Something kind of wonderful happened on the flight over from Toronto to Vancouver.
I’ve been a wheelchair user for a little over 12 years. While I didn’t lose as much as I feared I’d lose, I did gain more than I expected. They never talk to you about that part. I feared I’d lose my ability to fly and to lecture and to make my away about the world. I haven’t. I’ve learned to adapt, do things differently and deal with worries specific to disabled people.

One of the things in the loss column was sitting by the window. I had always preferred a window seat to an aisle seat but my disability forbade it. I simply didn’t have the ability to make my way down between the rows of seats and get into that seat. Couldn’t do it. So, I adapted, I sat on the aisle. I was good with it, but even all this time later, it was in the loss column.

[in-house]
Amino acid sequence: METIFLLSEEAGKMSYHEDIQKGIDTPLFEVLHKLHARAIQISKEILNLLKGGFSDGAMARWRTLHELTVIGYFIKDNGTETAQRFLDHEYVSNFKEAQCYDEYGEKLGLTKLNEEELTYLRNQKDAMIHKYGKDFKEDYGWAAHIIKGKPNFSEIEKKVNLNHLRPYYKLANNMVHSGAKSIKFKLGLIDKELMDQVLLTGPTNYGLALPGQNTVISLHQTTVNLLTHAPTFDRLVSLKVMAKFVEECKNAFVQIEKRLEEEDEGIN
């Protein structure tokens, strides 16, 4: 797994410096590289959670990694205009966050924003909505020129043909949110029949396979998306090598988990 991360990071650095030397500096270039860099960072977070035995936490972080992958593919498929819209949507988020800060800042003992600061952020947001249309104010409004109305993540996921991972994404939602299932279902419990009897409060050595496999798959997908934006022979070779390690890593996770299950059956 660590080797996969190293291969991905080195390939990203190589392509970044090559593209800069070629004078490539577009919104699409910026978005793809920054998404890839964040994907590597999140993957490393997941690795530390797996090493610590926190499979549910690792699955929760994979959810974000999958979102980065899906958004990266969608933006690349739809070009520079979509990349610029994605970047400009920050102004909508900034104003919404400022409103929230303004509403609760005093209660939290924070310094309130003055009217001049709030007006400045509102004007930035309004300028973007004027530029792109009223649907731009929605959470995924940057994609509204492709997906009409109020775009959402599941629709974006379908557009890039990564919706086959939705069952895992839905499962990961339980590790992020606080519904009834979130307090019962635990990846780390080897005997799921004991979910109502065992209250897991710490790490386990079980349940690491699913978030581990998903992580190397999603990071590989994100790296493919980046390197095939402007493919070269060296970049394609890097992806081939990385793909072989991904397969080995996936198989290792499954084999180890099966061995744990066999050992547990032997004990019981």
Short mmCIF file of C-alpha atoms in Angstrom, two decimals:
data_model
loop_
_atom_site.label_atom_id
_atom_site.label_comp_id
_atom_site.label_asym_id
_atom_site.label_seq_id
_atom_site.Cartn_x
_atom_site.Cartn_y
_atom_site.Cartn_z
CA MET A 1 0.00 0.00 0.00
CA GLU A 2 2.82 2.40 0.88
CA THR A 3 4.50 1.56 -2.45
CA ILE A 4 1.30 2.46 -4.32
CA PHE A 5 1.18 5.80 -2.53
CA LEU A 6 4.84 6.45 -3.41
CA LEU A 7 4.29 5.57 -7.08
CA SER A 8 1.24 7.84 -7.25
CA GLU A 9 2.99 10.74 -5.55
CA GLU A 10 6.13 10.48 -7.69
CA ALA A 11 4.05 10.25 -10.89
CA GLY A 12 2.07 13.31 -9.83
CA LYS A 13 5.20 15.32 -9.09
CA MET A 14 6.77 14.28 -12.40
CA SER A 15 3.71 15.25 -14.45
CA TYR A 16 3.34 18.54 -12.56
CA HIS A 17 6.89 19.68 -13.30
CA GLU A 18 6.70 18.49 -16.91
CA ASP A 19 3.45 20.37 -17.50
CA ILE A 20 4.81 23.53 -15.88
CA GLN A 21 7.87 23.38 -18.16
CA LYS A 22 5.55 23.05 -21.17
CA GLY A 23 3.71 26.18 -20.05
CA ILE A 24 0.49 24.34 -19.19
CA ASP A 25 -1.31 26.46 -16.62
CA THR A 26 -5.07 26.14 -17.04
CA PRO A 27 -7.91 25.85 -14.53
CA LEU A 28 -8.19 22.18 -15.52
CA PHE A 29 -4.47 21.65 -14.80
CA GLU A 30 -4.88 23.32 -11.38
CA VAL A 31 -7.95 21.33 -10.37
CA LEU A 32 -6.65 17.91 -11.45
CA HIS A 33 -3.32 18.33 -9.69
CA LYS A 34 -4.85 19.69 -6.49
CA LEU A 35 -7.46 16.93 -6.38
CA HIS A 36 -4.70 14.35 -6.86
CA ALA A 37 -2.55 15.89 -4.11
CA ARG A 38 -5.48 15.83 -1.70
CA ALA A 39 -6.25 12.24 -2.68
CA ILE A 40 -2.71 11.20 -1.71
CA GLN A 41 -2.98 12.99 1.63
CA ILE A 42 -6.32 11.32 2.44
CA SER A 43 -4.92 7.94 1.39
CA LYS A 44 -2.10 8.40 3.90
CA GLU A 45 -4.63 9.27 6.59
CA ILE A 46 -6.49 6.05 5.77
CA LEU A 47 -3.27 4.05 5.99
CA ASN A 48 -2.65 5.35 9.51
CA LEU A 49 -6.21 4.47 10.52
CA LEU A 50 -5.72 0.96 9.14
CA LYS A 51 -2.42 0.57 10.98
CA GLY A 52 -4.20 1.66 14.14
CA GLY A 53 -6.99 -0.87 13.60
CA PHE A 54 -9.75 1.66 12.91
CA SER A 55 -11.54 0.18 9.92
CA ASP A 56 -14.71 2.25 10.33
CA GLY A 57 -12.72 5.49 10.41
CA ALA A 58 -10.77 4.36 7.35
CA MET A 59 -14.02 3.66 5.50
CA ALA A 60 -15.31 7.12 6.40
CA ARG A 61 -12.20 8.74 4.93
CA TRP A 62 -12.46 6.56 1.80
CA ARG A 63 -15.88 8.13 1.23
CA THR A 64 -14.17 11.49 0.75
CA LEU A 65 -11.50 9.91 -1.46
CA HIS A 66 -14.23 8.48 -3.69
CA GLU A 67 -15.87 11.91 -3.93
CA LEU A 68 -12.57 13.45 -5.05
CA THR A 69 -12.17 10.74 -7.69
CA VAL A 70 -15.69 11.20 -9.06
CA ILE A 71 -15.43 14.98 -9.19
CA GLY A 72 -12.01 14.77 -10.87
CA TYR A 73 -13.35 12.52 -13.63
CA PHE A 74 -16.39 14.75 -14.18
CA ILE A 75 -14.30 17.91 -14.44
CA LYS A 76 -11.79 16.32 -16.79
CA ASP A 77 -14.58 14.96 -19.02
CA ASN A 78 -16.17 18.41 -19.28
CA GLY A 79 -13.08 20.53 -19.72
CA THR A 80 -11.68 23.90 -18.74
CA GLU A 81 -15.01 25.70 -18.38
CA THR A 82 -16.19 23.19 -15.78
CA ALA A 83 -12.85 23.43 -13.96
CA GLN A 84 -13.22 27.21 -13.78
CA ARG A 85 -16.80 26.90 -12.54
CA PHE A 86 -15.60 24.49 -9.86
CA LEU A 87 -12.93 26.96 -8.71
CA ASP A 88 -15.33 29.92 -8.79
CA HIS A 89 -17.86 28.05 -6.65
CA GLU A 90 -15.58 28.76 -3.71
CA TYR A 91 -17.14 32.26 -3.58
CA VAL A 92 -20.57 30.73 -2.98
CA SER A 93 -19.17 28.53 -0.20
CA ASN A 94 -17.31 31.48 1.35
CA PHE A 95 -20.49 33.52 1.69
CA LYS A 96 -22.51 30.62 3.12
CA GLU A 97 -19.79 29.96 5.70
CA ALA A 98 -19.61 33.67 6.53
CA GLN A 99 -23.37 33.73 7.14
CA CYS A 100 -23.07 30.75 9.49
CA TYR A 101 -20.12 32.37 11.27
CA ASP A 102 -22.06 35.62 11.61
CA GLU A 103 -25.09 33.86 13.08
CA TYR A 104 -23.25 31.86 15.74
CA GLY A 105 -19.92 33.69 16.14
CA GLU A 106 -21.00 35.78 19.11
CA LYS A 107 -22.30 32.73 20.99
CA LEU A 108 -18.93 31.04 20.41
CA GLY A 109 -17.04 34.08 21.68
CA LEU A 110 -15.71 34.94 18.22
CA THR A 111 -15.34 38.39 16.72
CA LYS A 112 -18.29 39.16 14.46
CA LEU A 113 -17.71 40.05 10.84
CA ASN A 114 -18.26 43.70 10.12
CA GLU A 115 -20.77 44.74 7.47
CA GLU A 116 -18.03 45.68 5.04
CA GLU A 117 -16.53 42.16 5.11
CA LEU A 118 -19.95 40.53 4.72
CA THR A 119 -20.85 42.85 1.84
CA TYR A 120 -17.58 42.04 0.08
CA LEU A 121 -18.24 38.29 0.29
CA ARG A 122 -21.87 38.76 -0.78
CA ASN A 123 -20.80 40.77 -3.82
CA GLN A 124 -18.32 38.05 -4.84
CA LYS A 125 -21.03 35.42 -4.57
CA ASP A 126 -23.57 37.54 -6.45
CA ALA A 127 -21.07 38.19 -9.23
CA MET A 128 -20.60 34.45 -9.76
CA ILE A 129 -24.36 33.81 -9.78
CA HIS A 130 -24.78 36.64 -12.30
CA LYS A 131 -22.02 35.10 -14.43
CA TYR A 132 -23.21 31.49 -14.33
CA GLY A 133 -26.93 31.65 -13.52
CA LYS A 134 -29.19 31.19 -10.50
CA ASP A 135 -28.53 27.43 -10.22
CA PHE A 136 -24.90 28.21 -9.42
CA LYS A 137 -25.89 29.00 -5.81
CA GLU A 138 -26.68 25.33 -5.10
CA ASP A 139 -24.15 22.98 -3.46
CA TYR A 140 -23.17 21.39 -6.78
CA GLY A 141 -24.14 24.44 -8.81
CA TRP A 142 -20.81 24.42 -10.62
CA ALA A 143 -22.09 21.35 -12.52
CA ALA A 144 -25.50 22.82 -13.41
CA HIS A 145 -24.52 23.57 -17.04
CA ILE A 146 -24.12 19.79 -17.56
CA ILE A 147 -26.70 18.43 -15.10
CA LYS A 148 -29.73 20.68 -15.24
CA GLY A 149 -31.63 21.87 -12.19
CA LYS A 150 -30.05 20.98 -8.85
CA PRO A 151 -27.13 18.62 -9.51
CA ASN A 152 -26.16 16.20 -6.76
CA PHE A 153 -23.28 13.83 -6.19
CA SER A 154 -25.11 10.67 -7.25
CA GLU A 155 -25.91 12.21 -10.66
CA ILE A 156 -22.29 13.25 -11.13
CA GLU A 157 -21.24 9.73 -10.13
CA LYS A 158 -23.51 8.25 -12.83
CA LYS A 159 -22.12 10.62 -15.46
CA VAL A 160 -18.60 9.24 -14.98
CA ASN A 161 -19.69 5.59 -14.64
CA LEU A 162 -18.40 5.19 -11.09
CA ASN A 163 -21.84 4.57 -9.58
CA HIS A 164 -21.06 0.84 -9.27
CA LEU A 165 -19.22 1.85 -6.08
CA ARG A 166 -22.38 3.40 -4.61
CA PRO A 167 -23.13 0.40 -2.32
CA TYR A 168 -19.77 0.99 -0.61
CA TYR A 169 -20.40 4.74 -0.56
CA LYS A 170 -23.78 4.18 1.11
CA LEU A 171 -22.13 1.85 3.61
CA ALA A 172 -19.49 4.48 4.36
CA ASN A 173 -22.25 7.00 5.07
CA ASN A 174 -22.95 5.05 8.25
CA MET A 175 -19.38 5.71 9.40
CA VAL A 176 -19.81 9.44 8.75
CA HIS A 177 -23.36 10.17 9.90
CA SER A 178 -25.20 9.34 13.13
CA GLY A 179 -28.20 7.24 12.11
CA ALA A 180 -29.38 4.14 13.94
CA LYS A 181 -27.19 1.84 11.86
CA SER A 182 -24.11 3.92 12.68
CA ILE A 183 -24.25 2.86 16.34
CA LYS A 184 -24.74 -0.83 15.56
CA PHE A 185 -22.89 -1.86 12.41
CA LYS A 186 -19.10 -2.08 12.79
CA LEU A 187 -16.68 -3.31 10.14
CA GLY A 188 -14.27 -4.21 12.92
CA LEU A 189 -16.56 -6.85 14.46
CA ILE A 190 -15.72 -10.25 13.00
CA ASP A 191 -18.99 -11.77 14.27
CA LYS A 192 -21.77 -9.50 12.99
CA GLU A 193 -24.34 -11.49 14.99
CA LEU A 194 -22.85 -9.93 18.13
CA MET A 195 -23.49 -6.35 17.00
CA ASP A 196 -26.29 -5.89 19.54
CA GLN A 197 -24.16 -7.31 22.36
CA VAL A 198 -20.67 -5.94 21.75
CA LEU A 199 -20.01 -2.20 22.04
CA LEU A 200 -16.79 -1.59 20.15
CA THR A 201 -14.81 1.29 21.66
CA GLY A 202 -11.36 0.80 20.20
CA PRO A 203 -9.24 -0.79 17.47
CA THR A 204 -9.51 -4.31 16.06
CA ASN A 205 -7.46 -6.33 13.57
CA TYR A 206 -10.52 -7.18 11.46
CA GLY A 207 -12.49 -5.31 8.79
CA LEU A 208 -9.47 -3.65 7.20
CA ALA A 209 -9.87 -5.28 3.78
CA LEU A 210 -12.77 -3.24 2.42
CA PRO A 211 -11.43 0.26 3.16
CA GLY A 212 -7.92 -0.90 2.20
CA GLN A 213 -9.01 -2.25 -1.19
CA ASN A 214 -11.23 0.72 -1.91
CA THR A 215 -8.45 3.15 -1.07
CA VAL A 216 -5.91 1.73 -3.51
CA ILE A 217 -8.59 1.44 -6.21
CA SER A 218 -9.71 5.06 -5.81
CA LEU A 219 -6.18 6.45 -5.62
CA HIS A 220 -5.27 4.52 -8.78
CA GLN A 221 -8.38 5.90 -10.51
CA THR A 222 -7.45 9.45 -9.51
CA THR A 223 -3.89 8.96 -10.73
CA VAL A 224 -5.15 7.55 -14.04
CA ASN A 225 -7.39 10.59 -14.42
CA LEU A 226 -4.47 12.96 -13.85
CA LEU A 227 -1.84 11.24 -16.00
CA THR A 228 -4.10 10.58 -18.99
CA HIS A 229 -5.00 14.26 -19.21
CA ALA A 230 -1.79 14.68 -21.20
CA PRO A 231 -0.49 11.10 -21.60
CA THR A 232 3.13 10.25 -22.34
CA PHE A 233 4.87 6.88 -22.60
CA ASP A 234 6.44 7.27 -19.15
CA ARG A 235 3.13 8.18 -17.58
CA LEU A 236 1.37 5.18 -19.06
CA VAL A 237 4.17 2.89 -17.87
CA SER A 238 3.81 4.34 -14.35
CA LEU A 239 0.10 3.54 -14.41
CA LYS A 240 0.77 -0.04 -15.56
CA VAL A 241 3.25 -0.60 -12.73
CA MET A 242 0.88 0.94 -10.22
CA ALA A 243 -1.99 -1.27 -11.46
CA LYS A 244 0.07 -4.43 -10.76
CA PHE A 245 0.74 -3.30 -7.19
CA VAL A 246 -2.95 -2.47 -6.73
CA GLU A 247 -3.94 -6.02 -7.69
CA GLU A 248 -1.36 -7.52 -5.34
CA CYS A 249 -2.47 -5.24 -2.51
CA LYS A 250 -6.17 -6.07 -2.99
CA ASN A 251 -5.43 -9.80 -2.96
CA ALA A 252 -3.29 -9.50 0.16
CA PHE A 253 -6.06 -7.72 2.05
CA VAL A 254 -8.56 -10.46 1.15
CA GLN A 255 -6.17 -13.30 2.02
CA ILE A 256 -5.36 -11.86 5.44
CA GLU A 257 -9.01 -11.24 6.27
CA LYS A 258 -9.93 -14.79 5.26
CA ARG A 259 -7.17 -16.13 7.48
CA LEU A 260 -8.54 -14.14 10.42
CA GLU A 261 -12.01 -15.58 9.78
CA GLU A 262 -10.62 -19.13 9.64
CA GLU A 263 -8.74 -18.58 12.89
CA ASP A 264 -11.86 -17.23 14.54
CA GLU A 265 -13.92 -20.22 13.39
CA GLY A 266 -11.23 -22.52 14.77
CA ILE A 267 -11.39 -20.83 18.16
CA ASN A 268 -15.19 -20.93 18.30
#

Yestereday we ended up in the bulkhead seats. This was an accident, we never buy these seats because they are made narrow by having no arms that lift up.

There is plenty of room to walk in front of the seats because there isn’t a row right in front. We were about to speak to someone when I said to Joe, I’m going to try it. I sat down in the window seat. It was tight, tighter than what could ever be called comfort. But that’s all it was. Tight. I did a few exercises with my feet to see if circulation was cut off, didn’t seem to be.
Joe took his seat.

I remember a time when I simply could not have fit, where it would not have been tight, it would have been impossible.

And.

I was sitting by the window after all these years.

After a half hour of sitting in the seat my body settled in distributing itself into available space. It got more comfortable.

So, I watched us take off. I took bad pictures out of the window. I watched us land.

For now, sitting in the window is still in the loss column but it’s also in the maybe one day column. A small but might shift.

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